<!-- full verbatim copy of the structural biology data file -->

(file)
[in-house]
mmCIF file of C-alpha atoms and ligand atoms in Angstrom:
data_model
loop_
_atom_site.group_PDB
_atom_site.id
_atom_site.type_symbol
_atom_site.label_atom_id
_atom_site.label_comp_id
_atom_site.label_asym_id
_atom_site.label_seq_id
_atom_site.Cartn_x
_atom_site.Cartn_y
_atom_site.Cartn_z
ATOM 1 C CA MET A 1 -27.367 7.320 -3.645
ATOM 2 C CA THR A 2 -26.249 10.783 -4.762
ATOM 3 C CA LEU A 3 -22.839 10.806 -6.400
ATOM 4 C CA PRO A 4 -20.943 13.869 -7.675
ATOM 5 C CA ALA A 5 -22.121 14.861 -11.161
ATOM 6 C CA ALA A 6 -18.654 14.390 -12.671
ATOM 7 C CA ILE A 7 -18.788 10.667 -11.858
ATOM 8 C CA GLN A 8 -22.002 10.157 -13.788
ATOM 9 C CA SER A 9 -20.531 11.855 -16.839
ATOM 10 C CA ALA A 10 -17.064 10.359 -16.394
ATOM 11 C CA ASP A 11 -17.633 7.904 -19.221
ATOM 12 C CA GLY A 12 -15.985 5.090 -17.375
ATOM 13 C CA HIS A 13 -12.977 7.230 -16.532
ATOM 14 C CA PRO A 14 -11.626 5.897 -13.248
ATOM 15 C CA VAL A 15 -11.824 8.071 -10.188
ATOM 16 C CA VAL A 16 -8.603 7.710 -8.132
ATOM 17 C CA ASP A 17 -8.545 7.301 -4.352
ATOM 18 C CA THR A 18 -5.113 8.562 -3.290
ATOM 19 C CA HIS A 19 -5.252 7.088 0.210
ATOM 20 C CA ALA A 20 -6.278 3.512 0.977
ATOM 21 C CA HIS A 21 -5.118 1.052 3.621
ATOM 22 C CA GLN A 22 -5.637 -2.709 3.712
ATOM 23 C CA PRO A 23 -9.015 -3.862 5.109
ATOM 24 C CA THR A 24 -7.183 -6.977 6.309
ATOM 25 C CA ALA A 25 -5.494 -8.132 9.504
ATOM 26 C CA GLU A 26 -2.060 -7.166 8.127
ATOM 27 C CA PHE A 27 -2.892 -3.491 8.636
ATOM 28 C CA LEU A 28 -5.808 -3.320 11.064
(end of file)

[in-house]
mmCIF file of C-alpha atoms and ligand atoms in Angstrom:
data_model
loop_
_atom_site.group_PDB
_atom_site.id
_atom_site.type_symbol
_atom_site.label_atom_id
_atom_site.label_comp_id
_atom_site.label_asym_id
_atom_site.label_seq_id
_atom_site.Cartn_x
_atom_site.Cartn_y
_atom_site.Cartn_z
ATOM 1 C CA MET A 1 -27.367 7.320 -3.645
ATOM 2 C CA THR A 2 -26.249 10.783 -4.762
ATOM 3 C CA LEU A 3 -22.839 10.806 -6.400
ATOM 4 C CA PRO A 4 -20.943 13.869 -7.675
ATOM 5 C CA ALA A 5 -22.121 14.861 -11.161
ATOM 6 C CA ALA A 6 -18.654 14.390 -12.671
ATOM 7 C CA ILE A 7 -18.788 10.667 -11.858
ATOM 8 C CA GLN A 8 -22.002 10.157 -13.788
ATOM 9 C CA SER A 9 -20.531 11.855 -16.839
ATOM 10 C CA ALA A 10 -17.064 10.359 -16.394
ATOM 11 C CA ASP A 11 -17.633 7.904 -19.221
ATOM 12 C CA GLY A 12 -15.985 5.090 -17.375
ATOM 13 C CA HIS A 13 -12.977 7.230 -16.532
ATOM 14 C CA PRO A 14 -11.626 5.897 -13.248
ATOM 15 C CA VAL A 15 -11.824 8.071 -10.188
ATOM 16 C CA VAL A 16 -8.603 7.710 -8.132
ATOM 17 C CA ASP A 17 -8.545 7.301 -4.352
ATOM 18 C CA THR A 18 -5.113 8.562 -3.290
ATOM 19 C CA HIS A 19 -5.252 7.088 0.210
ATOM 20 C CA ALA A 20 -6.278 3.512 0.977
ATOM 21 C CA HIS A 21 -5.118 1.052 3.621
ATOM 22 C CA GLN A 22 -5.637 -2.709 3.712
ATOM 23 C CA PRO A 23 -9.015 -3.862 5.109
ATOM 24 C CA THR A 24 -7.183 -6.977 6.309
ATOM 25 C CA ALA A 25 -5.494 -8.132 9.504
ATOM 26 C CA GLU A 26 -2.060 -7.166 8.127
ATOM 27 C CA PHE A 27 -2.892 -3.491 8.636
ATOM 28 C CA LEU A 28 -5.808 -3.320 11.064